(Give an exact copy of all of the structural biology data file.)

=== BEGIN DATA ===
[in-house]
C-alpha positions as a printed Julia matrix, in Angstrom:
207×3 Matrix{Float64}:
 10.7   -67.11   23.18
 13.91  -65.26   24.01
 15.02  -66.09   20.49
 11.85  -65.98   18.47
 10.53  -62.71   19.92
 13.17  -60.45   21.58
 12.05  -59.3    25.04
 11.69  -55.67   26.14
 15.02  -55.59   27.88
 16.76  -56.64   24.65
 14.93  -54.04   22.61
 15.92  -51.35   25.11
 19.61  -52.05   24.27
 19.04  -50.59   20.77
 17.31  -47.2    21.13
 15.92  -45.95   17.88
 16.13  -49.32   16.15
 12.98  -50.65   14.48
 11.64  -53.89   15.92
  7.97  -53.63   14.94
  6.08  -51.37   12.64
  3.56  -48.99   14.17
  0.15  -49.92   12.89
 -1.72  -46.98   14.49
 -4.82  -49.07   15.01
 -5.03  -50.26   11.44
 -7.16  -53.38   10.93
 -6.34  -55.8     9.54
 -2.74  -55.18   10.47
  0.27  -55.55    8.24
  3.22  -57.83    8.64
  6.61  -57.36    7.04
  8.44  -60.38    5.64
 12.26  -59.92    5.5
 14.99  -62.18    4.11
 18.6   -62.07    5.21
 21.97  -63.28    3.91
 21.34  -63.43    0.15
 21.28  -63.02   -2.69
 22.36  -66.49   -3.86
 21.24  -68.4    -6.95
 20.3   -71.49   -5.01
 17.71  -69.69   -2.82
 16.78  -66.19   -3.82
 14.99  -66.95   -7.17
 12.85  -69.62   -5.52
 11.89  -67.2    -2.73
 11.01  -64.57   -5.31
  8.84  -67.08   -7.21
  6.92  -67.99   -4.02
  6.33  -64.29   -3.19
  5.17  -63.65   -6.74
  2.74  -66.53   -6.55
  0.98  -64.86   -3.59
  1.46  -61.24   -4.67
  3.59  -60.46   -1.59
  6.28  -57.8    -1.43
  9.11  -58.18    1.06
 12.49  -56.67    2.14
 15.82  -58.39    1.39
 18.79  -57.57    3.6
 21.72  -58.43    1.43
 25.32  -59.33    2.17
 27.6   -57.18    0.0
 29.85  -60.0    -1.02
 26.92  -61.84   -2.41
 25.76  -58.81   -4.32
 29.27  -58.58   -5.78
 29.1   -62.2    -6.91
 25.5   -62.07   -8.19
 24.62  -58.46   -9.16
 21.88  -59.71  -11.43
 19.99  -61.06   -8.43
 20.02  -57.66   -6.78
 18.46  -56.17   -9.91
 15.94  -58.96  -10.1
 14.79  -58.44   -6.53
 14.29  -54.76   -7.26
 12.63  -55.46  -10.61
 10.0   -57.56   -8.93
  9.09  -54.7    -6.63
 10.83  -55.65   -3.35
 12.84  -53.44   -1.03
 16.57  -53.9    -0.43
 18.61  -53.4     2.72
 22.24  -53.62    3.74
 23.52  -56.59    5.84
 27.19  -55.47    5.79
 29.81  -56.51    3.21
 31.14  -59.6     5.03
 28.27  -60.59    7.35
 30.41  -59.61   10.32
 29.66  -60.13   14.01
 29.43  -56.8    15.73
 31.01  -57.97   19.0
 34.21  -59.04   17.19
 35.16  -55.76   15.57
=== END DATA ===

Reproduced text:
[in-house]
C-alpha positions as a printed Julia matrix, in Angstrom:
207×3 Matrix{Float64}:
 10.7   -67.11   23.18
 13.91  -65.26   24.01
 15.02  -66.09   20.49
 11.85  -65.98   18.47
 10.53  -62.71   19.92
 13.17  -60.45   21.58
 12.05  -59.3    25.04
 11.69  -55.67   26.14
 15.02  -55.59   27.88
 16.76  -56.64   24.65
 14.93  -54.04   22.61
 15.92  -51.35   25.11
 19.61  -52.05   24.27
 19.04  -50.59   20.77
 17.31  -47.2    21.13
 15.92  -45.95   17.88
 16.13  -49.32   16.15
 12.98  -50.65   14.48
 11.64  -53.89   15.92
  7.97  -53.63   14.94
  6.08  -51.37   12.64
  3.56  -48.99   14.17
  0.15  -49.92   12.89
 -1.72  -46.98   14.49
 -4.82  -49.07   15.01
 -5.03  -50.26   11.44
 -7.16  -53.38   10.93
 -6.34  -55.8     9.54
 -2.74  -55.18   10.47
  0.27  -55.55    8.24
  3.22  -57.83    8.64
  6.61  -57.36    7.04
  8.44  -60.38    5.64
 12.26  -59.92    5.5
 14.99  -62.18    4.11
 18.6   -62.07    5.21
 21.97  -63.28    3.91
 21.34  -63.43    0.15
 21.28  -63.02   -2.69
 22.36  -66.49   -3.86
 21.24  -68.4    -6.95
 20.3   -71.49   -5.01
 17.71  -69.69   -2.82
 16.78  -66.19   -3.82
 14.99  -66.95   -7.17
 12.85  -69.62   -5.52
 11.89  -67.2    -2.73
 11.01  -64.57   -5.31
  8.84  -67.08   -7.21
  6.92  -67.99   -4.02
  6.33  -64.29   -3.19
  5.17  -63.65   -6.74
  2.74  -66.53   -6.55
  0.98  -64.86   -3.59
  1.46  -61.24   -4.67
  3.59  -60.46   -1.59
  6.28  -57.8    -1.43
  9.11  -58.18    1.06
 12.49  -56.67    2.14
 15.82  -58.39    1.39
 18.79  -57.57    3.6
 21.72  -58.43    1.43
 25.32  -59.33    2.17
 27.6   -57.18    0.0
 29.85  -60.0    -1.02
 26.92  -61.84   -2.41
 25.76  -58.81   -4.32
 29.27  -58.58   -5.78
 29.1   -62.2    -6.91
 25.5   -62.07   -8.19
 24.62  -58.46   -9.16
 21.88  -59.71  -11.43
 19.99  -61.06   -8.43
 20.02  -57.66   -6.78
 18.46  -56.17   -9.91
 15.94  -58.96  -10.1
 14.79  -58.44   -6.53
 14.29  -54.76   -7.26
 12.63  -55.46  -10.61
 10.0   -57.56   -8.93
  9.09  -54.7    -6.63
 10.83  -55.65   -3.35
 12.84  -53.44   -1.03
 16.57  -53.9    -0.43
 18.61  -53.4     2.72
 22.24  -53.62    3.74
 23.52  -56.59    5.84
 27.19  -55.47    5.79
 29.81  -56.51    3.21
 31.14  -59.6     5.03
 28.27  -60.59    7.35
 30.41  -59.61   10.32
 29.66  -60.13   14.01
 29.43  -56.8    15.73
 31.01  -57.97   19.0
 34.21  -59.04   17.19
 35.16  -55.76   15.57